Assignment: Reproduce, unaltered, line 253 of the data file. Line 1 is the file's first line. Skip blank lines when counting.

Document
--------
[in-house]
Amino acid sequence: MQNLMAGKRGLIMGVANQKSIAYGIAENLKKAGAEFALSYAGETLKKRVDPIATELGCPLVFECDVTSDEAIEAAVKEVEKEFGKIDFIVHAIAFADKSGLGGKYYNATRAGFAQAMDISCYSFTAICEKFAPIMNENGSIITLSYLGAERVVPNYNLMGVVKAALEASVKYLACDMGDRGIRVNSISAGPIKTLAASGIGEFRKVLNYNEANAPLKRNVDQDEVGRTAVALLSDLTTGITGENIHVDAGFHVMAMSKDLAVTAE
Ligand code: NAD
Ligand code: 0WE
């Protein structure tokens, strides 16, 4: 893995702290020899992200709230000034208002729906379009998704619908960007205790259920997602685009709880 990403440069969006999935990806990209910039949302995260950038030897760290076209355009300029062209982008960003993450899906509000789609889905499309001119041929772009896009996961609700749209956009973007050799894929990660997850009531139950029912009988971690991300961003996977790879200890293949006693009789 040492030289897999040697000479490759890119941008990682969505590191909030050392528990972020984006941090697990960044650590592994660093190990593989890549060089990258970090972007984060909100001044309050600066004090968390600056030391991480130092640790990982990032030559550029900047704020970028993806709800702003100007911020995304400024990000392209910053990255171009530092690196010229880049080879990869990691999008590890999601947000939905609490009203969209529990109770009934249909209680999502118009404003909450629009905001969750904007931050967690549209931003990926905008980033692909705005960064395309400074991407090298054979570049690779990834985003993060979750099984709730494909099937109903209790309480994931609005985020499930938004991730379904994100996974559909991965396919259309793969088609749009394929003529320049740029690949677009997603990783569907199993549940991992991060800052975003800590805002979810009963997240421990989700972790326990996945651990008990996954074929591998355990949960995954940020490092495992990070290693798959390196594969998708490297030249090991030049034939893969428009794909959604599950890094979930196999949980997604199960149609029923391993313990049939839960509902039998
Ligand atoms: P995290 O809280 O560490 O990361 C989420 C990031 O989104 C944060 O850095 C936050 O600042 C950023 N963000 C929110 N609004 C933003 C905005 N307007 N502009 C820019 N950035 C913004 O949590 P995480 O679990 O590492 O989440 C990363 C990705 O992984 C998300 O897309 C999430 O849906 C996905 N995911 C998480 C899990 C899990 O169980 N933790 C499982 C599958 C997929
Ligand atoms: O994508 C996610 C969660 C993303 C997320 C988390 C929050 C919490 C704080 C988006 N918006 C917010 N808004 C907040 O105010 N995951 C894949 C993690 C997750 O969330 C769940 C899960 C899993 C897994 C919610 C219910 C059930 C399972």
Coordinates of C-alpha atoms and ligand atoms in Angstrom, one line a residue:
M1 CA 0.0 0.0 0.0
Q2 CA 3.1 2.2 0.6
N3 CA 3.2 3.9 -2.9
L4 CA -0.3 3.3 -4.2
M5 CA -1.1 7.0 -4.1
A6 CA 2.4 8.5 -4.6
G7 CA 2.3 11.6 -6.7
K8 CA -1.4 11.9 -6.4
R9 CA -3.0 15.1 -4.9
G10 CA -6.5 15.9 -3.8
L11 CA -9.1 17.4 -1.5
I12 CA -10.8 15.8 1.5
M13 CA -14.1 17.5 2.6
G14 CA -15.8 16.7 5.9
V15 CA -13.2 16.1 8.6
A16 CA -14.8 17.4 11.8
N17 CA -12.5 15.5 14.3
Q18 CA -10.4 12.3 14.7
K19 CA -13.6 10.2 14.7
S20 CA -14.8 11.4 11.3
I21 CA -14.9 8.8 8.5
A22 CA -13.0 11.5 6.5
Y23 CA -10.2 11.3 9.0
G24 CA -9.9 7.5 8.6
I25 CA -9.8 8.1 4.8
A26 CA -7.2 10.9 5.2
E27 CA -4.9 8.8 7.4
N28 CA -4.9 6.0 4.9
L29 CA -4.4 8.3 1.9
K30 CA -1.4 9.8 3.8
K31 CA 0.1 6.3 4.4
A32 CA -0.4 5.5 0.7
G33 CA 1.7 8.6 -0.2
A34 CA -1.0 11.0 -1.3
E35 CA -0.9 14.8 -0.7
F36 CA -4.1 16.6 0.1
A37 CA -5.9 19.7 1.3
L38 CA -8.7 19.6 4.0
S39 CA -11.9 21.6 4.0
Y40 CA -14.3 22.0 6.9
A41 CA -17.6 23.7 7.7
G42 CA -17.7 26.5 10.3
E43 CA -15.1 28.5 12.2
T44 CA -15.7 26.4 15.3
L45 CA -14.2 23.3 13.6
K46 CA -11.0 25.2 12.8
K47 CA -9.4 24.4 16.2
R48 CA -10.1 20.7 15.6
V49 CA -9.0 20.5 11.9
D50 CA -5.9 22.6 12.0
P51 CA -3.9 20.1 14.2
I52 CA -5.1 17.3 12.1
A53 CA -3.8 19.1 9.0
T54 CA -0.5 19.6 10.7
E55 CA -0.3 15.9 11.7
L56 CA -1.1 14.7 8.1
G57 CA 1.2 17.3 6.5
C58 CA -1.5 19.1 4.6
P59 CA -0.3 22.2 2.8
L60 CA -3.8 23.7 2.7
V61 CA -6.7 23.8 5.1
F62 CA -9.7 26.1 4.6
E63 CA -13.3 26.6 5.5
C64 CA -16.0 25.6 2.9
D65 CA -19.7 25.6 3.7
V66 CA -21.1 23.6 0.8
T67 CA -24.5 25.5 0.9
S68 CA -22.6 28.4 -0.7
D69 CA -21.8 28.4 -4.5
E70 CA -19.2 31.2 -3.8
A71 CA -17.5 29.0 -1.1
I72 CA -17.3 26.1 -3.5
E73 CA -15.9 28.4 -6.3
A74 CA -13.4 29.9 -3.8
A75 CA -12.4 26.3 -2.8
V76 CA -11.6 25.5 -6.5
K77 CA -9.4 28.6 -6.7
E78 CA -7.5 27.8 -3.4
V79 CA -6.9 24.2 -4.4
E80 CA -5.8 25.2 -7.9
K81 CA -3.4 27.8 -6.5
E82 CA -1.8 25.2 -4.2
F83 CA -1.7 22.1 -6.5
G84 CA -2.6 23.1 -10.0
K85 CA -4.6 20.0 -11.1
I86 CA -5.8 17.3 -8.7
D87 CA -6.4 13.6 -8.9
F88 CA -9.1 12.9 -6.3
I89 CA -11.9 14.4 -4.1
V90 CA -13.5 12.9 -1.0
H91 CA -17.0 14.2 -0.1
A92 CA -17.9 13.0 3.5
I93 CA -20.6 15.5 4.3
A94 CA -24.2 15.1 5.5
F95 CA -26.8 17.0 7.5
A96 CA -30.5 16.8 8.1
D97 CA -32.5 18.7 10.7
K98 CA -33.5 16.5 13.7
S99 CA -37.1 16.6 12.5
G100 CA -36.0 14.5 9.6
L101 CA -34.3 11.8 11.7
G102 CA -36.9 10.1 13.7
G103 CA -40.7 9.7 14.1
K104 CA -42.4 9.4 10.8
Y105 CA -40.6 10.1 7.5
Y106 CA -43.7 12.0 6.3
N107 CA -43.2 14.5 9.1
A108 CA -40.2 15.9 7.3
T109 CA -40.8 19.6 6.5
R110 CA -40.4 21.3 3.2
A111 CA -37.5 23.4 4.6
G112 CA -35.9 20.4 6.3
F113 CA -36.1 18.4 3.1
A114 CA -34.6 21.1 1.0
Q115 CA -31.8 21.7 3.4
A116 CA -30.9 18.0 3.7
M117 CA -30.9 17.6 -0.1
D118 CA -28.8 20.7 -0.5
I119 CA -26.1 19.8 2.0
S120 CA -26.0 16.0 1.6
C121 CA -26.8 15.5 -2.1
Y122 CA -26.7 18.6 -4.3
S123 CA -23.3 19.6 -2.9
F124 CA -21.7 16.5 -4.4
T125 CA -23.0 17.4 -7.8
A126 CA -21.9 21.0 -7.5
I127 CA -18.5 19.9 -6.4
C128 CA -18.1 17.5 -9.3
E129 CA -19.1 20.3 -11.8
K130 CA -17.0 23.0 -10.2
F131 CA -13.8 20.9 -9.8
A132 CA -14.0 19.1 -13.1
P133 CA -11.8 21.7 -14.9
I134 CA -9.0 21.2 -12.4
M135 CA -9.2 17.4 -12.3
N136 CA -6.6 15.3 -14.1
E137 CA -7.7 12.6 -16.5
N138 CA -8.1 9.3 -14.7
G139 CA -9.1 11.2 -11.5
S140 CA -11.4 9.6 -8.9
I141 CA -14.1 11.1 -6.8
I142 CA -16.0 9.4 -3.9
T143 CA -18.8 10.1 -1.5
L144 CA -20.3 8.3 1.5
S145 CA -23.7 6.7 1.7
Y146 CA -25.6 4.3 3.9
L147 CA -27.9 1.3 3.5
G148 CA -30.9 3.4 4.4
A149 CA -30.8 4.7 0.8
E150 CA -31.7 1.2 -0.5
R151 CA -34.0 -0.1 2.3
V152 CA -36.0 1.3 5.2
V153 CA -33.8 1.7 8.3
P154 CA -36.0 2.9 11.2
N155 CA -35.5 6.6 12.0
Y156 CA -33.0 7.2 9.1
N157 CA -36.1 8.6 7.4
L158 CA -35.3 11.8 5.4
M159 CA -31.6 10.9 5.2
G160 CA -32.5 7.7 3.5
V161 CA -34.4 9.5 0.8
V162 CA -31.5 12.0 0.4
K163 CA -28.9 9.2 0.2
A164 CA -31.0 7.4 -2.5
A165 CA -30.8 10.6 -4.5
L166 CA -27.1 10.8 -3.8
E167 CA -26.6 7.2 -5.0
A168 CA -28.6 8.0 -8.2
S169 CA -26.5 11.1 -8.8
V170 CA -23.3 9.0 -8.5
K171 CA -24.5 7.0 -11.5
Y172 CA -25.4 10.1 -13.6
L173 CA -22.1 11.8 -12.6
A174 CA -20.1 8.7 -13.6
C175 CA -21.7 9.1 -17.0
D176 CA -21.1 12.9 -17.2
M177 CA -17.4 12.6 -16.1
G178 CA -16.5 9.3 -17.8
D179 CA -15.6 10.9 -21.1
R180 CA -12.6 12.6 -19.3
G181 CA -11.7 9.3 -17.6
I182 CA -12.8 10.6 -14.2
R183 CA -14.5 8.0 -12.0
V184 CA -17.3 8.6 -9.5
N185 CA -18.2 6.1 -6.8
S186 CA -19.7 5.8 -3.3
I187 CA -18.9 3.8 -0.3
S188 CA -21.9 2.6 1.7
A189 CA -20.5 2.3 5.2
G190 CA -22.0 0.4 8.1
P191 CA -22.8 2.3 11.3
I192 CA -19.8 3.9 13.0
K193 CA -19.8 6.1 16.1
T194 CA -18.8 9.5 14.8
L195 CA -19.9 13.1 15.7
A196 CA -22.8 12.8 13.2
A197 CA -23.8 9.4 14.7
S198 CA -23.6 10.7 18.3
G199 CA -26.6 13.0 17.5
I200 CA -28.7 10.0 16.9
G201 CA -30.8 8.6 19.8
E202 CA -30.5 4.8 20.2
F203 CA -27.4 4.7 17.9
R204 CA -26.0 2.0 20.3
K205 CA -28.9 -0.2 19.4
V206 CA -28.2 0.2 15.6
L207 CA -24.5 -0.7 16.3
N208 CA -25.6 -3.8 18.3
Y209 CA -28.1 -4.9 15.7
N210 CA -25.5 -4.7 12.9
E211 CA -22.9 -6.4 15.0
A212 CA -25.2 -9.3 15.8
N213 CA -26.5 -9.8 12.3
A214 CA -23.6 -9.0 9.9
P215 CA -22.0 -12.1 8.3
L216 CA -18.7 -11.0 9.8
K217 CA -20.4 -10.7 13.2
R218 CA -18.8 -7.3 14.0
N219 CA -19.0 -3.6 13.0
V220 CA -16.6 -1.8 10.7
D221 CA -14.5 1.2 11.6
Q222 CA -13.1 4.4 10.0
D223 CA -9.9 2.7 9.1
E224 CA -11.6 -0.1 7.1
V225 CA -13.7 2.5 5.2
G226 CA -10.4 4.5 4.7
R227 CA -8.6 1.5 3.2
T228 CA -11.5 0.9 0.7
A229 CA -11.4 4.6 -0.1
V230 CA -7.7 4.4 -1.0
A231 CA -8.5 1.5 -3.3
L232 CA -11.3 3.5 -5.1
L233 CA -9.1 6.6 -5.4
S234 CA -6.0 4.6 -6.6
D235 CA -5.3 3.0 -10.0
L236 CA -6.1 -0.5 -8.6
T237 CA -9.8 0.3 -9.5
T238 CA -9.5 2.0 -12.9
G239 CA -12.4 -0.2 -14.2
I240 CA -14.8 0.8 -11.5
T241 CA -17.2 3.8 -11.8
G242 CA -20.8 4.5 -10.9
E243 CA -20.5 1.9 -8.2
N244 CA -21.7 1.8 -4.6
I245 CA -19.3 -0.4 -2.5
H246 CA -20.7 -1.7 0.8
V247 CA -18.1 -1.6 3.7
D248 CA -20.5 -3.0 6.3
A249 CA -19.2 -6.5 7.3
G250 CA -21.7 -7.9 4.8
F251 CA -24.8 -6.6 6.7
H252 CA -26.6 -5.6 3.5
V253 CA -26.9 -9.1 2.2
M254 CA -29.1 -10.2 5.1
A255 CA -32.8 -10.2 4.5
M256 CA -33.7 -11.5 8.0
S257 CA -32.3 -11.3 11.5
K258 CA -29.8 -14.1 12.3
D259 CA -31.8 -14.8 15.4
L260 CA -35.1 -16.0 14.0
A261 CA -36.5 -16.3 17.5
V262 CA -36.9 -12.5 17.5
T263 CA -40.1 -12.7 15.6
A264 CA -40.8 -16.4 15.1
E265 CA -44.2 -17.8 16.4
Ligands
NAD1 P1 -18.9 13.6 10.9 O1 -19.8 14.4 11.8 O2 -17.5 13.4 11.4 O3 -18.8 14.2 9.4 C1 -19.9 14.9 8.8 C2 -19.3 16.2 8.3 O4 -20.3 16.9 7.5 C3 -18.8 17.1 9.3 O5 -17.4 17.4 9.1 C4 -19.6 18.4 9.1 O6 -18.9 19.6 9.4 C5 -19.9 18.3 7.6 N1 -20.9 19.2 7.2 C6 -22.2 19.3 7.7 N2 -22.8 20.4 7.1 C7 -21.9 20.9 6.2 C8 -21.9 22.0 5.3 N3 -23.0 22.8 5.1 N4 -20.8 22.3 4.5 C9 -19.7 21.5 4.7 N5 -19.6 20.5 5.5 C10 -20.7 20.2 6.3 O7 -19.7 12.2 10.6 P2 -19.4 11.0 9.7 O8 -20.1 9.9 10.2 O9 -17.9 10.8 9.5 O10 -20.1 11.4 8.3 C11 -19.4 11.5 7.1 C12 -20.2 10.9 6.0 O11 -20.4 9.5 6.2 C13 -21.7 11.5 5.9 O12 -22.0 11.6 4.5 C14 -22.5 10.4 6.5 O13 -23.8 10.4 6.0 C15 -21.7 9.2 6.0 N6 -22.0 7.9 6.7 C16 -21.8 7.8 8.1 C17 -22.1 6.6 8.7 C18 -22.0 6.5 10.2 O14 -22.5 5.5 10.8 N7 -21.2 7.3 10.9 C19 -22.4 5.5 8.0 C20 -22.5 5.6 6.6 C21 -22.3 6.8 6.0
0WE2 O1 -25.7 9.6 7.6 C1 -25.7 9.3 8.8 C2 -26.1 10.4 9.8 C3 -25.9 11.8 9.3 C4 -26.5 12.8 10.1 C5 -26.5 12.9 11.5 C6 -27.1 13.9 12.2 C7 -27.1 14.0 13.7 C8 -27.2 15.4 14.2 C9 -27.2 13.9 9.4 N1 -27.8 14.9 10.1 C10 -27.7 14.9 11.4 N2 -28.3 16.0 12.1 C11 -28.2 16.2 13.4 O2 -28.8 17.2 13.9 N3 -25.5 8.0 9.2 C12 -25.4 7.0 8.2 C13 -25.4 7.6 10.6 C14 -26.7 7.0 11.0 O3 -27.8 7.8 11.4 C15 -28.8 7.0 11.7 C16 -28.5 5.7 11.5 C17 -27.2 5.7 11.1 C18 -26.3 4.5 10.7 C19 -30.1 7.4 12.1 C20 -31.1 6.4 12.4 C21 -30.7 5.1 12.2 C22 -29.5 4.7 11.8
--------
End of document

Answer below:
I245 CA -19.3 -0.4 -2.5